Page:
The menu bar has now changed. As a matter of fact, when programs are run, a default menu is used which includes File and Edit menus. QuickBASIC removes its own menus so you no longer have to clear the menus when running your program as in earlier versions. Using the compiler options, you may disable the default menu and window for compiled programs.

The ‘Search’ menu contains new menu items, ‘Get Info’ and ‘Set Info’ which allows the user to add new items into the Help data base, or add comments to the help that already exists. The text added is stored in the BASIC source code itself so Help can be different for different programs. It is not known if the Help text can be moved from one source code file to another. The ‘Set Info’ item cannot be found in the manual and in some respects does not seem to work properly. Once it even corrupted the default help info which is stored in the QuickBASIC application. It is handy to type cmd-I (Get Info) while editing and get a dialog explaining the command that the cursor is pointing to. Another nice feature is the bookmarks. You can set a bookmark to force BASIC to remember the page that you are on so you can return there quickly.

The interpreter is able to help debug your program. For example, before executing the program, breakpoints may be set by inserting a stop sign icon. When the program stops at a breakpoint, or encounters an error, the value of key variables may be displayed. (This smells like Lightspeed doesn’t it?) You may then change the value of any variables and continue execution. The highlighted tracing option which was available in earlier versions of MS Basic is still available in QuickBASIC too.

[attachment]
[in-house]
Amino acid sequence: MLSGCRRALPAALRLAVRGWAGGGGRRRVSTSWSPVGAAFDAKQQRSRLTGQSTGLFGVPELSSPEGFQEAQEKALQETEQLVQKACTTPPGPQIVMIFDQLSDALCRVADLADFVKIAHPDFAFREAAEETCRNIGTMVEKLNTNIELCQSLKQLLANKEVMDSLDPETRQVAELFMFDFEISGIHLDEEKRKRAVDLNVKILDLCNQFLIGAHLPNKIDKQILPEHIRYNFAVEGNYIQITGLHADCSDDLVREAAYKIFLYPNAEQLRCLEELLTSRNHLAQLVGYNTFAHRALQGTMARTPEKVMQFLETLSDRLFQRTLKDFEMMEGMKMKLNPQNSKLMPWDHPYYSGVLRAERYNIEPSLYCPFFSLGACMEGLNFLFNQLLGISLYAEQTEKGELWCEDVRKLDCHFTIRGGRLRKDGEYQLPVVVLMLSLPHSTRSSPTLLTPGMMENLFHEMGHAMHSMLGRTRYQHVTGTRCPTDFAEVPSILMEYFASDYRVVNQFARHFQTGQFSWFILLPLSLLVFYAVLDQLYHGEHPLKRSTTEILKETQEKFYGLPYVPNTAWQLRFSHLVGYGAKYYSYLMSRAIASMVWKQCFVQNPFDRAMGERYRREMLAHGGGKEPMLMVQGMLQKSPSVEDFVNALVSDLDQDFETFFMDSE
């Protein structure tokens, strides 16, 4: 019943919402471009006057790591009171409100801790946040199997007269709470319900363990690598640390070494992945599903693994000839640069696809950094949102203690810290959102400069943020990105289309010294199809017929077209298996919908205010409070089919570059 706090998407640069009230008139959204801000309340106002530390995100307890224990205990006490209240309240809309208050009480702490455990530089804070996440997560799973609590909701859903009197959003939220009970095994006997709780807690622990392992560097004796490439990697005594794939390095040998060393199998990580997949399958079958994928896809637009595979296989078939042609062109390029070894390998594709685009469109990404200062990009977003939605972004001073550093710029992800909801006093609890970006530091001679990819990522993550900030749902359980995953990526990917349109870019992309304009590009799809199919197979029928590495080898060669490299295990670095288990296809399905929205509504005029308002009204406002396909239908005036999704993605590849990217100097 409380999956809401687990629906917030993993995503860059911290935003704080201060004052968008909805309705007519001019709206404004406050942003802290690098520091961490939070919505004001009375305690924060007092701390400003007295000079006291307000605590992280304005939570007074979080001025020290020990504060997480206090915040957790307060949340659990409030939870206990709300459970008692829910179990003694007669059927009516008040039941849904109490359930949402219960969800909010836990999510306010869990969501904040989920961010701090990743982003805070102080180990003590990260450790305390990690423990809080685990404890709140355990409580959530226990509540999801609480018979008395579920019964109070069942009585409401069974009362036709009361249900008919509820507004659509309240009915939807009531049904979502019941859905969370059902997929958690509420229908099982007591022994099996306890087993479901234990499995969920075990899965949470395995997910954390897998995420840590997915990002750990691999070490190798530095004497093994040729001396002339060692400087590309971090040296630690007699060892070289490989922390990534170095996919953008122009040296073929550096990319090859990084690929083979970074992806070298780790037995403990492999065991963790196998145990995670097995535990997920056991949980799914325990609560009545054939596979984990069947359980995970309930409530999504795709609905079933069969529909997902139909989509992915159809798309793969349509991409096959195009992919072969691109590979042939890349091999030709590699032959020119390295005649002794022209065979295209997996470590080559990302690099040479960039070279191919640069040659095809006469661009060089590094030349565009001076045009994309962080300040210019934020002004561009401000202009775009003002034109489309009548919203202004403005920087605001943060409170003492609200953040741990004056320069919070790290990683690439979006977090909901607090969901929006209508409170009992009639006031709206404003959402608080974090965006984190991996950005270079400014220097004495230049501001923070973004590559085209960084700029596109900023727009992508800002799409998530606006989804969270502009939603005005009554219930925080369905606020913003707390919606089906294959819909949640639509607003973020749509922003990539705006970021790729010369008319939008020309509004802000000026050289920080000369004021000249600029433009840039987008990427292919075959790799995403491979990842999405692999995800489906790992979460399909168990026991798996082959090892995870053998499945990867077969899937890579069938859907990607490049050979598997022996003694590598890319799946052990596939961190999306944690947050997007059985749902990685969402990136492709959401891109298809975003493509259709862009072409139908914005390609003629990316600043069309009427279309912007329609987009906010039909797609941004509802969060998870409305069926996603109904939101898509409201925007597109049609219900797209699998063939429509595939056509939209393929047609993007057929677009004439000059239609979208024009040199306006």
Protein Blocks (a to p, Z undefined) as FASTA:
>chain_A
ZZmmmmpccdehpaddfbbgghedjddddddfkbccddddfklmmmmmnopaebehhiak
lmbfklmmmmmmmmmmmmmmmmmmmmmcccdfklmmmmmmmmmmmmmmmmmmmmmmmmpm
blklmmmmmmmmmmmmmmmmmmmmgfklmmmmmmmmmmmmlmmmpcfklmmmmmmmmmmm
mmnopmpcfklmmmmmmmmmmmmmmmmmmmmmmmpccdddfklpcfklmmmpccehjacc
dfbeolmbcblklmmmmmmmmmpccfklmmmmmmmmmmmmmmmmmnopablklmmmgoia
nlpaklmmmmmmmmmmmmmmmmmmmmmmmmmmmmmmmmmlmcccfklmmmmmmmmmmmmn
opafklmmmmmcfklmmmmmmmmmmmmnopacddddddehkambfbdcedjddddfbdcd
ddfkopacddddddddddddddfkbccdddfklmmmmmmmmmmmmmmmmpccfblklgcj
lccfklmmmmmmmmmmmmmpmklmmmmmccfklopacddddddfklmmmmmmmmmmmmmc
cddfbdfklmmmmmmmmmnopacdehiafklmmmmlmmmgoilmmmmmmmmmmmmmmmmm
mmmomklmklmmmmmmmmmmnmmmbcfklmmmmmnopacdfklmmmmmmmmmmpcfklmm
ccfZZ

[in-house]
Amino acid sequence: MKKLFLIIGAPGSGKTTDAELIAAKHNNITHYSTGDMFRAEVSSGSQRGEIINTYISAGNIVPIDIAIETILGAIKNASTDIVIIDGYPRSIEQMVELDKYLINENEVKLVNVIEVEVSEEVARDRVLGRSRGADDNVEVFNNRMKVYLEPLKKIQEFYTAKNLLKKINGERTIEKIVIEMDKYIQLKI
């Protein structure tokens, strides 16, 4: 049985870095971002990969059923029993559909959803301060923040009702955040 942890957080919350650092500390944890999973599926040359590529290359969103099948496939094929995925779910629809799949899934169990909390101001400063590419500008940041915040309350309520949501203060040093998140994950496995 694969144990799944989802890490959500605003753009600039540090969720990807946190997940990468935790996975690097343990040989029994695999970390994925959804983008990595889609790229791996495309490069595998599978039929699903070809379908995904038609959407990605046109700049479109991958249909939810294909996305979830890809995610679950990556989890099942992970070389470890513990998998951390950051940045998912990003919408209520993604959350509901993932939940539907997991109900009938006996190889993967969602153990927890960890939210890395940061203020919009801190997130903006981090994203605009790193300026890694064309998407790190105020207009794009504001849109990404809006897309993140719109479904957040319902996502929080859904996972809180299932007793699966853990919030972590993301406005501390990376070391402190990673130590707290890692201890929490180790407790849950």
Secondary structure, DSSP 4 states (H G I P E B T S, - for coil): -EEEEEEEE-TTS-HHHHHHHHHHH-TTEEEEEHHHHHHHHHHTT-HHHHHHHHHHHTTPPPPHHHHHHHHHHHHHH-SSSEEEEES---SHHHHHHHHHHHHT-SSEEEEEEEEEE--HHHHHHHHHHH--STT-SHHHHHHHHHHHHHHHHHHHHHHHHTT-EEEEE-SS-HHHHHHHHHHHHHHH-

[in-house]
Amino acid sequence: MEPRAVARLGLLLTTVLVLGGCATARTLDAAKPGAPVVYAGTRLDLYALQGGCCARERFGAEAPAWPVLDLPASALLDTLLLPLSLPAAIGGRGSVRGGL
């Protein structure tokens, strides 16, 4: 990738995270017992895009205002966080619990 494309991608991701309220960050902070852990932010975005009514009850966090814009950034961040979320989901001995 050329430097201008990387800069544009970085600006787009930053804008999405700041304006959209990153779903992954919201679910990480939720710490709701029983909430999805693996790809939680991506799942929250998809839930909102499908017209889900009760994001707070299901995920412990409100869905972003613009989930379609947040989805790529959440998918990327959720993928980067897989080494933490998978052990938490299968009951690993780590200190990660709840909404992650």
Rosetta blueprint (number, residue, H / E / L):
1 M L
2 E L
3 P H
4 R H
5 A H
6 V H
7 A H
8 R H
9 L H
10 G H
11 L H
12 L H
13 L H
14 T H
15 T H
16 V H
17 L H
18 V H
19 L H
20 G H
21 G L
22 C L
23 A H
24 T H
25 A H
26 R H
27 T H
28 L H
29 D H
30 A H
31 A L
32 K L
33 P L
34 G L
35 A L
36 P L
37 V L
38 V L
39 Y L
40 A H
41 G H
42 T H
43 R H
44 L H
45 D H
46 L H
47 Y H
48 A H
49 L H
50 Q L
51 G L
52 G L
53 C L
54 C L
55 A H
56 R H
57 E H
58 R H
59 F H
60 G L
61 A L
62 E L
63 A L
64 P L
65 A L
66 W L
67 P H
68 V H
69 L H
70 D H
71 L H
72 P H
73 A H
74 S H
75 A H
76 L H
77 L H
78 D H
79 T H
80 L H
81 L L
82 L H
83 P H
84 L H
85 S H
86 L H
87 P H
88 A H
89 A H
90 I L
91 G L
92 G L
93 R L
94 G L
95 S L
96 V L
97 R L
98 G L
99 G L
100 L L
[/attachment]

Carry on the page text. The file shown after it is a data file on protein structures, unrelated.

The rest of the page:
Figure 1. Example Listing

One of the most needed enhancements was HFS support. Now, MS Basic is smart enough to find files anywhere. If you have a LIBRARY statement you don’t have to include the full path name because the first time your program is run, if QuickBASIC can’t find your library file, it asks you to look for it. Then it does something even better. After you find the file for QuickBASIC, the path is stored away automatically in your source code file and used the next time the program is run. There may have to be some slight modification to some programs written in earlier versions of BASIC, so QuickBASIC provides a way to disable the File Not Found Dialog option in the ‘Options’ menu item of the ‘Run’ menu.